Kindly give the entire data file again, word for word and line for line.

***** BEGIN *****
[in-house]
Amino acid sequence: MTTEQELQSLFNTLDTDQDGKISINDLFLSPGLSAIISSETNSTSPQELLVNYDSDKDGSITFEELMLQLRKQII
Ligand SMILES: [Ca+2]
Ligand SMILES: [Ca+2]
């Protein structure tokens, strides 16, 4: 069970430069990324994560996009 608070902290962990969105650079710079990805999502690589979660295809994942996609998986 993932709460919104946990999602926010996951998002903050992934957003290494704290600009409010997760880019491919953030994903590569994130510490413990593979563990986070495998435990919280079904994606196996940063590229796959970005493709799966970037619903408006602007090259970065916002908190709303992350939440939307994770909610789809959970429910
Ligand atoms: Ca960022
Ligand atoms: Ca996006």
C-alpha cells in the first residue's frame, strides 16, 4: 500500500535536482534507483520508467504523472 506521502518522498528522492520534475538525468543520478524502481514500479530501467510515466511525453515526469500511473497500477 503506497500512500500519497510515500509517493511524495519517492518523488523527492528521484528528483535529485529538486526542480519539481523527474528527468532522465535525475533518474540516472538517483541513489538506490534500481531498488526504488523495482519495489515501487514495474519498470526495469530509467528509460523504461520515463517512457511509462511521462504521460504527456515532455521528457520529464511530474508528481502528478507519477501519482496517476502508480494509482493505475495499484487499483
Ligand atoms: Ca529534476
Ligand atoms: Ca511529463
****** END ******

[in-house]
Amino acid sequence: MTTEQELQSLFNTLDTDQDGKISINDLFLSPGLSAIISSETNSTSPQELLVNYDSDKDGSITFEELMLQLRKQII
Ligand SMILES: [Ca+2]
Ligand SMILES: [Ca+2]
């Protein structure tokens, strides 16, 4: 069970430069990324994560996009 608070902290962990969105650079710079990805999502690589979660295809994942996609998986 993932709460919104946990999602926010996951998002903050992934957003290494704290600009409010997760880019491919953030994903590569994130510490413990593979563990986070495998435990919280079904994606196996940063590229796959970005493709799966970037619903408006602007090259970065916002908190709303992350939440939307994770909610789809959970429910
Ligand atoms: Ca960022
Ligand atoms: Ca996006």
C-alpha cells in the first residue's frame, strides 16, 4: 500500500535536482534507483520508467504523472 506521502518522498528522492520534475538525468543520478524502481514500479530501467510515466511525453515526469500511473497500477 503506497500512500500519497510515500509517493511524495519517492518523488523527492528521484528528483535529485529538486526542480519539481523527474528527468532522465535525475533518474540516472538517483541513489538506490534500481531498488526504488523495482519495489515501487514495474519498470526495469530509467528509460523504461520515463517512457511509462511521462504521460504527456515532455521528457520529464511530474508528481502528478507519477501519482496517476502508480494509482493505475495499484487499483
Ligand atoms: Ca529534476
Ligand atoms: Ca511529463